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9/11 Ground Zero Responders More Likely To Have Asthma

Nov 4, 2009 | Parker Waichman LLP Emergency responders who participated in Ground Zero rescue and recovery efforts following the 9/11 terrorist attacks tend to suffer from asthma at about a two-fold rate compared to the rest of the U.S. population, according to a new study detailed by Science Daily.

Mount Sinai School of Medicine researchers presented the new asthma data, said Science Daily, at CHEST 2009, which is the 75th annual international scientific assembly of the American College of Chest Physicians (ACCP), in San Diego, California.

The study revealed that about eight percent of those workers and volunteers who were part of the World Trade Center (WTC) “rescue and recovery, essential service restoration, and clean-up efforts” underwent what is being described as post-9/11 asthma attacks or episodes, said Science Daily. Asthma is usually only experienced by four percent of the population, half of that experienced by the terror attack workers.

In the hours and days after the 9/11 terrorist attacks, thousands of rescue workers descended on Ground Zero to help with recovery efforts. Sifting through dust and rubble, sometimes with their bare hands, many lacked the clothing and equipment that could have kept them safe from harm. Several studies have confirmed that Ground Zero first responders continue to suffer from ill health as a result of their exposure to toxic dust at the site, including lung diseases and post-traumatic stress disorder. It is also known that the chemicals they were exposed to included several carcinogens.

"Although previous WTC studies have shown significant respiratory problems, this is the first study to directly quantify the magnitude of asthma among WTC responders," said Hyun Kim, ScD, Instructor of Preventive Medicine at Mount Sinai School of Medicine (MSSM) and lead author of the analysis, quoted Science Daily. "Eight years after 9/11, the WTC Program is still observing responders affected by asthma episodes and attacks at rates more than twice that of people not exposed to WTC dust," added Kim.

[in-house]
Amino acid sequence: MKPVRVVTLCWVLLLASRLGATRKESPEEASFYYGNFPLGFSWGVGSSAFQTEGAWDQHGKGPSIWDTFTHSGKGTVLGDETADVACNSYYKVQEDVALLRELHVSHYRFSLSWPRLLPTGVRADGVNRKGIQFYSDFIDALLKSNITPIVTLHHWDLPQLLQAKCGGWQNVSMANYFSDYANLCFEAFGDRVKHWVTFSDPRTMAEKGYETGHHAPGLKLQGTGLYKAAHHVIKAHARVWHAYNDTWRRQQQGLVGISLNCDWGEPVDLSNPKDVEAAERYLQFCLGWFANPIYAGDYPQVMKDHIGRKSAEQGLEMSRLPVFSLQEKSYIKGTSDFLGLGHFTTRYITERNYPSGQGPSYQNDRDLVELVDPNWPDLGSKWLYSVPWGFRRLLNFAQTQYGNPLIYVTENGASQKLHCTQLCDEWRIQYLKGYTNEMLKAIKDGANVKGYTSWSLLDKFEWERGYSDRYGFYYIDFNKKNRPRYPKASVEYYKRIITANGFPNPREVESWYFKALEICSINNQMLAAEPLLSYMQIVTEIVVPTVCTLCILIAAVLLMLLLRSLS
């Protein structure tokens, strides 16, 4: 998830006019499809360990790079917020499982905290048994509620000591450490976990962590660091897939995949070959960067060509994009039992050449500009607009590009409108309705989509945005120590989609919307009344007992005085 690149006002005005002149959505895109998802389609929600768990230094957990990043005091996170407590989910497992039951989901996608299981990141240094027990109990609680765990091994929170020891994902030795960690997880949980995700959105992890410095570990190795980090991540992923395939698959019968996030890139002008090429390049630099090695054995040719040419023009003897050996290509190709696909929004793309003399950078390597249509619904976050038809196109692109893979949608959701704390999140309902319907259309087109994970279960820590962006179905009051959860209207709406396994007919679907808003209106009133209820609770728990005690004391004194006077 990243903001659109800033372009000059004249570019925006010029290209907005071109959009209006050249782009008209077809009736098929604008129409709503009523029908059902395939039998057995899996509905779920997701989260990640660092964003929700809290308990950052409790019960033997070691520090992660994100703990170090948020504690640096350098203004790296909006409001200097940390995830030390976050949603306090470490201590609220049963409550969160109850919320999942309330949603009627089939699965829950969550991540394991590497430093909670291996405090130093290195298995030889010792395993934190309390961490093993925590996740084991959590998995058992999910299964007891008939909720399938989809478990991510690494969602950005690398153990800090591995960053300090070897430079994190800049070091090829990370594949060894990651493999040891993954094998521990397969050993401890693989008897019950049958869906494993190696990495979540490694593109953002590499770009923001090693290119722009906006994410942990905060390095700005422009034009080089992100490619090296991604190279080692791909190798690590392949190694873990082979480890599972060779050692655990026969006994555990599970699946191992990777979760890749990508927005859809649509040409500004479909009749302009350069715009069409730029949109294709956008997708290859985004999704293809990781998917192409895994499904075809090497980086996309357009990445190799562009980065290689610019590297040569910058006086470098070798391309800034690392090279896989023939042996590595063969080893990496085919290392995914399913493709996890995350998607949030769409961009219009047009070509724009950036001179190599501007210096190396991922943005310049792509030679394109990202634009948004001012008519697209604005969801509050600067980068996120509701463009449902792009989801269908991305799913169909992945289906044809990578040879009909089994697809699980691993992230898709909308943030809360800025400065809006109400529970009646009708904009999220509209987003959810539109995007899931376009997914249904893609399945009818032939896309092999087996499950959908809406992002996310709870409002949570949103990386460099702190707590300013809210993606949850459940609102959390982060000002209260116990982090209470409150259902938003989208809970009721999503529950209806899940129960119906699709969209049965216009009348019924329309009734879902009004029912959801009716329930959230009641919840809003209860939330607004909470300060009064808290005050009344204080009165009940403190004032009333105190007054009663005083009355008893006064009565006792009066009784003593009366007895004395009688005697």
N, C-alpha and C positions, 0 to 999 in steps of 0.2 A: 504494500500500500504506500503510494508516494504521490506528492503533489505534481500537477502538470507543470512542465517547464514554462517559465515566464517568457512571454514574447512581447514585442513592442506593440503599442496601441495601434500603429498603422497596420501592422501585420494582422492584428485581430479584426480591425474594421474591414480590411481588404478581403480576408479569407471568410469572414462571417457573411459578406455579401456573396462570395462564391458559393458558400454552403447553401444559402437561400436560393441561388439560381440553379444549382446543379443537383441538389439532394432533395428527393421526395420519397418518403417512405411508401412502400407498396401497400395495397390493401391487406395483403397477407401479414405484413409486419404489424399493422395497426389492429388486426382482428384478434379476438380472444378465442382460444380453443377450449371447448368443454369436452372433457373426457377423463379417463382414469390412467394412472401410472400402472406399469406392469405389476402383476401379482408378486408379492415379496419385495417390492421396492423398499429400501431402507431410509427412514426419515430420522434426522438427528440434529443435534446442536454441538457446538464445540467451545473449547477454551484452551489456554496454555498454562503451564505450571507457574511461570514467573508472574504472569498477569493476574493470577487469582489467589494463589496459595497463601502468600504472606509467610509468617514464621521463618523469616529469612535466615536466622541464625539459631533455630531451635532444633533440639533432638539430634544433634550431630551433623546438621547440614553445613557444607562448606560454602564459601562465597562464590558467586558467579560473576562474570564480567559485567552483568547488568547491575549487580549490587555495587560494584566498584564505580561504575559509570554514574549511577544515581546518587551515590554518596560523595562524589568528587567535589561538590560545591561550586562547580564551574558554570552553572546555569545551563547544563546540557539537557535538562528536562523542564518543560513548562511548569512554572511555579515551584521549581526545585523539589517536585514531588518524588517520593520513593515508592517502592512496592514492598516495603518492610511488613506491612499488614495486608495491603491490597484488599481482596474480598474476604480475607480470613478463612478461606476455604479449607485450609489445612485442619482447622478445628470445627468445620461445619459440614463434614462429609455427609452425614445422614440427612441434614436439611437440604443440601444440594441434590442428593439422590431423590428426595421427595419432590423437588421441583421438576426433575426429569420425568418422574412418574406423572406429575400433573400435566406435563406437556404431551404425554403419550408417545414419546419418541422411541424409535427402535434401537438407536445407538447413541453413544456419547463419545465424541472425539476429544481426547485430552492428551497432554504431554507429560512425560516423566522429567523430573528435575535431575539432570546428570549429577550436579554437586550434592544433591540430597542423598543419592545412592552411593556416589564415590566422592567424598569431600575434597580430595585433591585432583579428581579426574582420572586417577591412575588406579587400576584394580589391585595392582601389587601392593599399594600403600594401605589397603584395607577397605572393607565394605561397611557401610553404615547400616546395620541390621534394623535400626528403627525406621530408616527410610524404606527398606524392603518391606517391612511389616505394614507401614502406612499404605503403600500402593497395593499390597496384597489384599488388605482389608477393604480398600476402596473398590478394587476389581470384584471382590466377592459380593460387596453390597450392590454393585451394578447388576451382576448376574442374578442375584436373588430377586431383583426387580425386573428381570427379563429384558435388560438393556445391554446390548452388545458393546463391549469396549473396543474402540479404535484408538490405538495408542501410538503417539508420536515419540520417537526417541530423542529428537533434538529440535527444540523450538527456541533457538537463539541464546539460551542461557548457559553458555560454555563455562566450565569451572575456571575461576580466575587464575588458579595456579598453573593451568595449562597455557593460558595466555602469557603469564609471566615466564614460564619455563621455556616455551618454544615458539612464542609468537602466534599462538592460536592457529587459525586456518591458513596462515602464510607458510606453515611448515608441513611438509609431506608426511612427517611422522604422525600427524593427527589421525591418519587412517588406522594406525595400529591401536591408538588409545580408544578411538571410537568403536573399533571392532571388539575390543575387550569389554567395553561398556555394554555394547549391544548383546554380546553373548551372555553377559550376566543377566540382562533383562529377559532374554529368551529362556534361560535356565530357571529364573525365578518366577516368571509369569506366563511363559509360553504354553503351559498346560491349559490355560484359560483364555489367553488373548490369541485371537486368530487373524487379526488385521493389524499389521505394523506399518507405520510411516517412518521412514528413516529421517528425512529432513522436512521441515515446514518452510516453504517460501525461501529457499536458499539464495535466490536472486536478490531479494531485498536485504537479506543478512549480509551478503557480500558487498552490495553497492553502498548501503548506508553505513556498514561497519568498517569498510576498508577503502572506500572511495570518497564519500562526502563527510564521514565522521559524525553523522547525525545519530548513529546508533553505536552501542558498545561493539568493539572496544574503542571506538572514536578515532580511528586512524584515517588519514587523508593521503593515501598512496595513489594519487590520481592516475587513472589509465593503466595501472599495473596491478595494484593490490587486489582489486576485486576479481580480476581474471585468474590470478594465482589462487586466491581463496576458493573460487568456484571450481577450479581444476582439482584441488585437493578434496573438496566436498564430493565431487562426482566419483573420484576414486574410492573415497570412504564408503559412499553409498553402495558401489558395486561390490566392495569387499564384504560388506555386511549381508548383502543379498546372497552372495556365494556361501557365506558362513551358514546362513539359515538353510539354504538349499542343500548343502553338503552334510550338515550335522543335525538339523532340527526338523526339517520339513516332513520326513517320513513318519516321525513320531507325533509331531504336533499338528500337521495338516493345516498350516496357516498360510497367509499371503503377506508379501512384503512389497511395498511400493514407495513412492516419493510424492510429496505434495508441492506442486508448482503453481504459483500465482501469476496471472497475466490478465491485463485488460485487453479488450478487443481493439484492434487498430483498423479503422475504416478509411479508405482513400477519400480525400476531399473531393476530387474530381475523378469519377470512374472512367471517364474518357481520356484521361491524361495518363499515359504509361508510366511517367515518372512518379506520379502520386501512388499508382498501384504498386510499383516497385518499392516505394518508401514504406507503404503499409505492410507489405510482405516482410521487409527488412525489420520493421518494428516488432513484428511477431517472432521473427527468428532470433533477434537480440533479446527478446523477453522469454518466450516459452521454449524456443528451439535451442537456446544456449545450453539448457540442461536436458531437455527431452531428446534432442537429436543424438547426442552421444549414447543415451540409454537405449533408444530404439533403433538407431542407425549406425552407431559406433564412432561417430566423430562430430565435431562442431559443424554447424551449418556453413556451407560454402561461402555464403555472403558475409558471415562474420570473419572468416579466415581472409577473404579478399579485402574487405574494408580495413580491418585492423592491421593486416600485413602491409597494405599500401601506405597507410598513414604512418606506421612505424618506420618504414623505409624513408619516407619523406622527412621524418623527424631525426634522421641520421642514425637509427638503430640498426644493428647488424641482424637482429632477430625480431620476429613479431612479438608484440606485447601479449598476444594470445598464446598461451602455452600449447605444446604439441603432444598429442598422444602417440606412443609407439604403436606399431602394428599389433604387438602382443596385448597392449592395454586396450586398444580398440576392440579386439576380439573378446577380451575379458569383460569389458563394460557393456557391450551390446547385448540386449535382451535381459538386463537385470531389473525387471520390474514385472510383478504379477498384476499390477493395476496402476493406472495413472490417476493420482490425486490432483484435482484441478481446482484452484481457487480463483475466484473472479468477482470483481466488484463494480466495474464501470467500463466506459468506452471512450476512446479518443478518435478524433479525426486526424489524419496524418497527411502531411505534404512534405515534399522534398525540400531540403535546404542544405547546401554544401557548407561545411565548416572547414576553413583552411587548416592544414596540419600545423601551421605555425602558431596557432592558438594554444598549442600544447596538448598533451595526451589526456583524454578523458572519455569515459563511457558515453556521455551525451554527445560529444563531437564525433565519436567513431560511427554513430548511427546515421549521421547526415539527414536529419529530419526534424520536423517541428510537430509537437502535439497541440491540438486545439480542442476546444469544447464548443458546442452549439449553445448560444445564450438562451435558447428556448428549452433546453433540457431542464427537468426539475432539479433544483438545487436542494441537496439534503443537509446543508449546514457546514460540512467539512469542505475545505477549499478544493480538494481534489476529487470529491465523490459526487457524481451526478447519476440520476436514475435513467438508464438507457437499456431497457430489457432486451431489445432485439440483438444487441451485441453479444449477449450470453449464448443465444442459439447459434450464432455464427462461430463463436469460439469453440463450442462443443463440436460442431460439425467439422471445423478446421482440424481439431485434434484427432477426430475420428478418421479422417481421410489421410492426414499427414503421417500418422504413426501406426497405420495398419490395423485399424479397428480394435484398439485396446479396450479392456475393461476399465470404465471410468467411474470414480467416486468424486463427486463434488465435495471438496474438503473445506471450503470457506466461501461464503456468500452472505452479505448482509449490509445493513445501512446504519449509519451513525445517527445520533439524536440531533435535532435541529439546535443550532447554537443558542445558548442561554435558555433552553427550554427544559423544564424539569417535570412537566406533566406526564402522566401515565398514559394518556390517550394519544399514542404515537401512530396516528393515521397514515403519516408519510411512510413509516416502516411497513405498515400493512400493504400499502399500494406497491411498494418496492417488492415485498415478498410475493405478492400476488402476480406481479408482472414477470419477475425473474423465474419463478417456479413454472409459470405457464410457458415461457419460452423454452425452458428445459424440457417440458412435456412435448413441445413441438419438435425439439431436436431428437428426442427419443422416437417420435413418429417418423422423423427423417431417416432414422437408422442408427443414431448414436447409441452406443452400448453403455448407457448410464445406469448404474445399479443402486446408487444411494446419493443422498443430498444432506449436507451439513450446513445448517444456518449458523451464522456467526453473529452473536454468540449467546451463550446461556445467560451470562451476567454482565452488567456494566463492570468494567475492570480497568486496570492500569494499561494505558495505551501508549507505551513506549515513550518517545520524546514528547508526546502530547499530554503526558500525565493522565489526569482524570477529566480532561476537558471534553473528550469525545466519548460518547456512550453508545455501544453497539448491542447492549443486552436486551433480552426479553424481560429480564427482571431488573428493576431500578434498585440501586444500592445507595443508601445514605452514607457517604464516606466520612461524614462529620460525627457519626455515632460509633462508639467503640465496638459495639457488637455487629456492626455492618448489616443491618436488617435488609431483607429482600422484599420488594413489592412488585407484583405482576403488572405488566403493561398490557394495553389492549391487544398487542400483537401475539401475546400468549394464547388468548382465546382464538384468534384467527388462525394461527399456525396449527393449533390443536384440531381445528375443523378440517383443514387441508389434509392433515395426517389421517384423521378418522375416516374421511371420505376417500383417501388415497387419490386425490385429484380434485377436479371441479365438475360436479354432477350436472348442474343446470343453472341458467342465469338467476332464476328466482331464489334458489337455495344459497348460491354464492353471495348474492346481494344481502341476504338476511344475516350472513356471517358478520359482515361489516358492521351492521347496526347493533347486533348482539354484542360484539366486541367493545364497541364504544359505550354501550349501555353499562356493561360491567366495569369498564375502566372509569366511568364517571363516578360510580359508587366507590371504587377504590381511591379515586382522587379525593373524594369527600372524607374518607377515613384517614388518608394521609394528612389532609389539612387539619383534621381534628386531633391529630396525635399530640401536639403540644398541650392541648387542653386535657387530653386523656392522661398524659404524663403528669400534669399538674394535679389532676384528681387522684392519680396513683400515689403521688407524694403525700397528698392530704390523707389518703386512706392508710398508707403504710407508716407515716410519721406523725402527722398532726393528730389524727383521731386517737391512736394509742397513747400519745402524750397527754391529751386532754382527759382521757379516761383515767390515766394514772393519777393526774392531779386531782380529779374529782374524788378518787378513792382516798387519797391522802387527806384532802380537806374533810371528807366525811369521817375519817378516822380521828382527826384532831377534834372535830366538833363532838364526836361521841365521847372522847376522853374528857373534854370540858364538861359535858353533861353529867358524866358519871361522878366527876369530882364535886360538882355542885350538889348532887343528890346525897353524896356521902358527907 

The medical records of 20,843 responders who underwent screenings from July 2002 to December 2007, a component of the Mount Sinai School of Medicine-coordinated WTC Program, were reviewed, according to Science Daily. The information was compared against U.S. National Health Survey Interviews adult sample data for 2000 and 2002 to 2007, reported Science Daily. The results indicate that, among the general populace, episode of asthma or asthma attacks in the prior year were comparatively stable: Under four percent from 2000 to 2007, said Science Daily. Conversely, less than one percent of responders reported asthma episodes occurring during 2000; however, eight percent reported episodes from 2005 to 2007, noted Science Daily. WTC responders were 2.3 times likelier to report asthma episodes/attacks in the prior year versus the general U.S. population, said Science Daily. Of note, 86 percent of the workers were men and they worked an average of 80 days at the sites.

"The data show an increasing percentage of responders reporting asthmatic episodes, rising to double that seen in the general population. It is clearly vital that we continue to track responders' health and look further into the medical outcomes of this population," said Philip J. Landrigan, MD, Ethel H. Wise Professor and Chair of MSSM's Department of Preventive Medicine and Principal Investigator of the WTC Program Data and Coordination Center, quoted Science Daily. "Asthma and other chronic lung conditions remain a significant burden for rescue and recovery workers responding to the attacks on the World Trade Center," said Kalpalatha Guntupalli, MD, FCCP President of the American College of Chest Physicians.

To determine eligibility, to enroll, or for more information, WTC responders can call toll-free (888) 702-0630 or visit

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